Tonight we saw a brilliant performance from Barack Obama. It was Obama at his best, using his command of the English language to inspire and connect on a grand stage as only few politicians can. For sceptics like myself, he surprised. For his base, he reaffirmed. For his adversaries he reached out with an open hand but with the credible threat of a clenched fist. Obama delivered the goods.
And judging from the initial reactions of the American public, I am not alone in this assessment.
- Polls saw a monster jump of 14% in support for his plan.
- The progressives gave him a B.
- Andrew Sullivan called the speech masterful.
- FiveThirtyEight gave it a stand-up triple rating.
- James Fallows called it a first-rate speech.
Look, I have said I see this in stark terms. No other advanced society would permit tens of millions of its citizens to live without insurance against a basic 21st century need, which healthcare clearly is. No other advanced society sees thousands of its workers bankrupted due to health issues. Forget about the politics and posturing. This issue goes to the very core of who we are as a nation and our values as a society.
That was also the message Obama delivered.
Here are some of the basic points the President covered:
- Obama wants an evolutionary change, not a revolutionary one. The present basic healthcare system will remain. For the majority of Americans, this means there will be no change of doctor or insurance provider.
- He is strongly in favour of a public option to promote competition and reduce cost.
- Obama is advocating coverage mandates for everyone like for car insurance.
- He wants to ban pre-existing condition dropped coverage.
- The President wants to ban yearly and lifetime spend caps.
A few other thoughts:
- From my perspective, the most important thing Obama did was stay true to his conciliatory self while still somehow projecting the willingness to show the iron fist. He said “I will not waste time” with those playing political games. Misrepresent and we will call you out. My favourite line was when he called Sarah Palin out, saying “it is a lie plain and simple.” Apparently, Obama has learned when to talk tough.
- Obama did an excellent job of throwing enough red meat to progressives while covering all the bases on fiscal responsibility to make it difficult to criticize the outline he gave. He gave lip service to his change agent status by quipping “I will not accept the status quo.” I suspect the only potentially effective points of attack will be on the lack of specifics or on the feasibility of cost cuts.
- Obama’s line about illegal immigrants caused a bit of an uproar. I don’t have a view here, but it was one of the more negatively received lines – there were boos to the reaction. See the CNN coverage here.
- Obama threw a bone regarding malpractice insurance into the fray. Smart move. This was more of a political ploy than a plan to actually do anything, in my opinion. But, it did cover that flank, if just.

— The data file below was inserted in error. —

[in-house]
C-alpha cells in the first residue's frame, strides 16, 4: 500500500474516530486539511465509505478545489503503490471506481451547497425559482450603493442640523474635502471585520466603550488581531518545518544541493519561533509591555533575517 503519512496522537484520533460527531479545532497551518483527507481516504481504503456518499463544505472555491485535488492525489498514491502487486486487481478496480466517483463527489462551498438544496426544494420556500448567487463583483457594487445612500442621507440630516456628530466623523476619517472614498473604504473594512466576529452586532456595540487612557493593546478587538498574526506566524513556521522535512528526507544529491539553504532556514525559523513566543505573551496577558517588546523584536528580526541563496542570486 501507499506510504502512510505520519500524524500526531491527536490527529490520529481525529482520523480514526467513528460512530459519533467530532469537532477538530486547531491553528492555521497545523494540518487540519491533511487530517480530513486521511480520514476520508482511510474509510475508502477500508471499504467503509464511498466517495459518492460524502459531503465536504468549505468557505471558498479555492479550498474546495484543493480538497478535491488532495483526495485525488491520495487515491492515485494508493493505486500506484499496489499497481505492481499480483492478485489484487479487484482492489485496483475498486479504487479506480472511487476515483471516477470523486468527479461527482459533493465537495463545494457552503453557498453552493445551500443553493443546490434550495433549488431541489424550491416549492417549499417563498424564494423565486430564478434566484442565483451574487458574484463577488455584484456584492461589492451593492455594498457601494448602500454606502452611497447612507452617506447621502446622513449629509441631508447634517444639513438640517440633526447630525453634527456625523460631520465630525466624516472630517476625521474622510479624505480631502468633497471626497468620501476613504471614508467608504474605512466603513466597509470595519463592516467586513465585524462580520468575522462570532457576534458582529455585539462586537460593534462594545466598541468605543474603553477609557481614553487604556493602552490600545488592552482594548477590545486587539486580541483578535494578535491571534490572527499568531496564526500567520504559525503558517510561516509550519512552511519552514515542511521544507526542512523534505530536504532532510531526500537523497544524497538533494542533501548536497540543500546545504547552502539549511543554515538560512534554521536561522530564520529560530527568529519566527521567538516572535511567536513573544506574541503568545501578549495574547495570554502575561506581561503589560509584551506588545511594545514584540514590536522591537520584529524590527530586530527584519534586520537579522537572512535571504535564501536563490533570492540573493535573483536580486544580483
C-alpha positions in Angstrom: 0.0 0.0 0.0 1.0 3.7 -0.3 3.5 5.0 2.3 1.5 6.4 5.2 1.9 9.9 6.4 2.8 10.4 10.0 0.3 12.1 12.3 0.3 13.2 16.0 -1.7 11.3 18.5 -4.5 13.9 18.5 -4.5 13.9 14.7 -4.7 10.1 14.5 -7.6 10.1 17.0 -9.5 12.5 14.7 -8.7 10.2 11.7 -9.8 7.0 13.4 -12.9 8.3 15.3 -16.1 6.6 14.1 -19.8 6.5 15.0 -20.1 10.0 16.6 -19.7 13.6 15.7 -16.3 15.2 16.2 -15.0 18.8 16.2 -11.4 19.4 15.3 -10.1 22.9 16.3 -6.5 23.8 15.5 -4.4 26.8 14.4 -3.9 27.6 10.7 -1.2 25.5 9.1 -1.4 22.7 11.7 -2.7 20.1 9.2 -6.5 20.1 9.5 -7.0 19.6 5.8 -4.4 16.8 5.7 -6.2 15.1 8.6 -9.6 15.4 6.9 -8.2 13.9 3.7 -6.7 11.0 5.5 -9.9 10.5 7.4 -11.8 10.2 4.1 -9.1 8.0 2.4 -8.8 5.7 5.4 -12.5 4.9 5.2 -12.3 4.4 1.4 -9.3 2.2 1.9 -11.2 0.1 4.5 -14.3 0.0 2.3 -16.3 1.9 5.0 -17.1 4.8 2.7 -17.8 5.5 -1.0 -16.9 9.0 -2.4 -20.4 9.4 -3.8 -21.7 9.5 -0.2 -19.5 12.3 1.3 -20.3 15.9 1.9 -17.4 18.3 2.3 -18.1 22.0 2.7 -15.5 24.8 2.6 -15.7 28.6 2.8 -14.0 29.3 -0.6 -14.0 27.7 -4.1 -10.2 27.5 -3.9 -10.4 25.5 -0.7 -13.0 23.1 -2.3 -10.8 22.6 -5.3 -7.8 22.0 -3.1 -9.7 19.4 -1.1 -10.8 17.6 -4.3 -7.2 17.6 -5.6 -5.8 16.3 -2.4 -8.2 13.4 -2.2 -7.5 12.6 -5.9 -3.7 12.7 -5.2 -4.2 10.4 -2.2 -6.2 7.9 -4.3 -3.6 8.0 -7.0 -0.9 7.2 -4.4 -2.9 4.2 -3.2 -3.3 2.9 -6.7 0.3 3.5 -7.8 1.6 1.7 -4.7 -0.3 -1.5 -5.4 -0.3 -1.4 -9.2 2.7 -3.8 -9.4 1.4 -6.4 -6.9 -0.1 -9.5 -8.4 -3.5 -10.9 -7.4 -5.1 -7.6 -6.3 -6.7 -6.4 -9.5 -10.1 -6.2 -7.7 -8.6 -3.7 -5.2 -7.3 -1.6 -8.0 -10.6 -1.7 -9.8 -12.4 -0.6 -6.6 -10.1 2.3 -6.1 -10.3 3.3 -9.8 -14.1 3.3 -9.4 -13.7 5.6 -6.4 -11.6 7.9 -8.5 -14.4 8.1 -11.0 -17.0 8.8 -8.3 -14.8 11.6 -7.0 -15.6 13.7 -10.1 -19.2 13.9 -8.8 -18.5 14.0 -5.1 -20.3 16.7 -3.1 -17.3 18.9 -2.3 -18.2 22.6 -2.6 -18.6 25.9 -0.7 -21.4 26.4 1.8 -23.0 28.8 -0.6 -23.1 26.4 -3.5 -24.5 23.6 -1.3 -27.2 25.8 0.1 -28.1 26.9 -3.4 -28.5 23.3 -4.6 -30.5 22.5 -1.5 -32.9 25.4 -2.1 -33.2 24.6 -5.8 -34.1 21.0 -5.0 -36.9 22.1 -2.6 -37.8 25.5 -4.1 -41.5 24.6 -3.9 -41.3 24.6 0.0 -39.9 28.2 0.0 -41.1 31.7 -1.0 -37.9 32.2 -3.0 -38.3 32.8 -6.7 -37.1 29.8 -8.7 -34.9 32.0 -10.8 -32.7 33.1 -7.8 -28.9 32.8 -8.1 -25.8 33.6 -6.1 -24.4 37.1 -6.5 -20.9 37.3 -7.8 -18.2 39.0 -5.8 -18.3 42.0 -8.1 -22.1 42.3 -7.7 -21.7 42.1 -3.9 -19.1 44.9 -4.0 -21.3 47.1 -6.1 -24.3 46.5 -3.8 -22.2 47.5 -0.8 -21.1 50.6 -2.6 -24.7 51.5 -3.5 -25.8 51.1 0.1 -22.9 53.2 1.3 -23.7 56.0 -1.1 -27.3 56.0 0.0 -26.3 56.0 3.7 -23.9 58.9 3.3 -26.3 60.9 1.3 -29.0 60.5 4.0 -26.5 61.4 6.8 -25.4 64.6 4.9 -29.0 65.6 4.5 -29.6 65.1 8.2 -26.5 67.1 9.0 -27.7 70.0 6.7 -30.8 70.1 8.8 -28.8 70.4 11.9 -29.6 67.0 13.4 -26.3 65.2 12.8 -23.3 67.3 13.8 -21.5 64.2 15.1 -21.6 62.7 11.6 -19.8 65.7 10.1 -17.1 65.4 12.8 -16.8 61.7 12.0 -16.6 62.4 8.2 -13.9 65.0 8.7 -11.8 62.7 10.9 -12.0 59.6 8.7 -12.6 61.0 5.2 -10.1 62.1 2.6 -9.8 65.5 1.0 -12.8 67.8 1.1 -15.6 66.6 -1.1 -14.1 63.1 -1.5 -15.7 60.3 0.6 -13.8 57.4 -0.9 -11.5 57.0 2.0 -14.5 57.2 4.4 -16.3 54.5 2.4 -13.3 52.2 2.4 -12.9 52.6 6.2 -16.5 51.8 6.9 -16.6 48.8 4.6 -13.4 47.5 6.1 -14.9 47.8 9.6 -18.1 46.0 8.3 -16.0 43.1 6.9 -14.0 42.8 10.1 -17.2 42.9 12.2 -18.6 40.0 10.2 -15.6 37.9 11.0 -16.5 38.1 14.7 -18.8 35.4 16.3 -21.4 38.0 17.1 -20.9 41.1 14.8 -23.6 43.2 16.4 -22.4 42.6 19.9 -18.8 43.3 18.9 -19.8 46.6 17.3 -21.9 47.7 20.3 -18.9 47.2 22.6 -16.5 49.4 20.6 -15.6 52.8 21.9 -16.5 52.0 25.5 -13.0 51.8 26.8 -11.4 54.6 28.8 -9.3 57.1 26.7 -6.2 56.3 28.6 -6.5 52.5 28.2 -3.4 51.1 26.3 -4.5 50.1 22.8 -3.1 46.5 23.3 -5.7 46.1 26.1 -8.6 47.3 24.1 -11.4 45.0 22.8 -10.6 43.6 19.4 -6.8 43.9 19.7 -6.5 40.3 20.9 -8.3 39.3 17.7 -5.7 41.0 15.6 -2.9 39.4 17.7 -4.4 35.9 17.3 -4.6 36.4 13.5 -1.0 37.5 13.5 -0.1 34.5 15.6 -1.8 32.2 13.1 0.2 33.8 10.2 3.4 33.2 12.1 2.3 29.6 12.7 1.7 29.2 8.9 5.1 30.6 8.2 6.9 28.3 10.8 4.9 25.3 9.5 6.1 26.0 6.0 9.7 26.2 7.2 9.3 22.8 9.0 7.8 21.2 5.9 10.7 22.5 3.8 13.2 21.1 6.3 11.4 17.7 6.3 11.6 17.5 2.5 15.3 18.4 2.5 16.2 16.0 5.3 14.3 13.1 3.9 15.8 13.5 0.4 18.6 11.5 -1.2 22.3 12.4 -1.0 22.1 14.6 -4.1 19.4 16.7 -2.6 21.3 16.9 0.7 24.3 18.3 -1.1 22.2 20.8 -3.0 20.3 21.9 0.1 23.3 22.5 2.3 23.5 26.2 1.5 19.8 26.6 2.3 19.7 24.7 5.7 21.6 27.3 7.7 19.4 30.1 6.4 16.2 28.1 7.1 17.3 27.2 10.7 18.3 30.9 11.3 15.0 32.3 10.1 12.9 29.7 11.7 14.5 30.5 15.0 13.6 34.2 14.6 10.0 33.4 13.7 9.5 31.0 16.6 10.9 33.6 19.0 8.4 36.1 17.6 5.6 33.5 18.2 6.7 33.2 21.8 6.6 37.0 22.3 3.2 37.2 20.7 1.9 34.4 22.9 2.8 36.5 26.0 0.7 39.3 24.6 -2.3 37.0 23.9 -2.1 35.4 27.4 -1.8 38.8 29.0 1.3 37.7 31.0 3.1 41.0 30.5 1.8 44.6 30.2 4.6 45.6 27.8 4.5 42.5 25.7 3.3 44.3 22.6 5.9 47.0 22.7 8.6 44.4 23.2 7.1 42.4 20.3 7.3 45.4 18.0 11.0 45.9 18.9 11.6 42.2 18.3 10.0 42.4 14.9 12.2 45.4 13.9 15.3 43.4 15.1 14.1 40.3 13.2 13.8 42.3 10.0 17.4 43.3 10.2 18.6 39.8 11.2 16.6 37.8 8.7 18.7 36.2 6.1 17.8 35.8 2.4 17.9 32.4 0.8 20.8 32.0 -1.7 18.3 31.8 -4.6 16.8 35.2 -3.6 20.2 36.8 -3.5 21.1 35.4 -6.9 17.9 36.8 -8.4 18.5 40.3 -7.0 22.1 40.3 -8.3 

- The Republicans overreached. Sensing a populist backlash against Obama, they really miscalculated in the school lunch speech brouhaha. These missteps were furthered during the speech. The lack of civility by members of Congress was cringe-worthy. They often refused to stand and clap and one even heckled. This will cost the Republicans politically. See the picture on Andrew Sullivan’s site.
- The choice of venue was important. It certainly worked well for Obama, lending him a statesman-like aura and putting him in a large speaking venue where he excels. It was like a state of the union address with Congress rising to its feet and clapping in orchestrated approval. The contrast to the Republican rebuttal, done from some non-descript room, was enormous.
- The Republican rebuttal was flat. Charles Boustany spoke mostly about costs and the evils of government-run healthcare. It rang hollow because the President’s speech covered those bases fairly well. Boustany was at his best when he gave his four specific proposals on what to do to reform healthcare. He was at his worst in trying to label the President’s plan as government-run healthcare, a claim that seemed at odds with the facts. Yes, he was at a huge disadvantage because of venue. But I’m sorry, he was just not a good public speaker.
- There was some ‘class warfare’ rhetoric which I found distasteful and it also sounds like the plan will be paid for in part through taxes on the wealthy. Moreover, I am no liberal and the big defense of liberalism and big government at the end was a turn-off for me personally. Others will like him for taking a stand. It will certainly help brand him as far left of center.
- The Ted Kennedy story he told was a clear political prop that I felt was somewhat risky. But, it was generally well done. I liked the ” character of our country” phrase.
- The speech did go on for maybe 5 or 10 minutes too long.
Fallows sums it best:
There will come a time when Barack Obama cannot pull himself out of pinch with a big speech. And obviously we don’t know how this debate will turn out yet. But he hasn’t fallen short on the big-speech front yet. More tomorrow.
Let’s see what kind of legislation comes of this. If I get video, I will post. Feel free to comment.
Here is the video: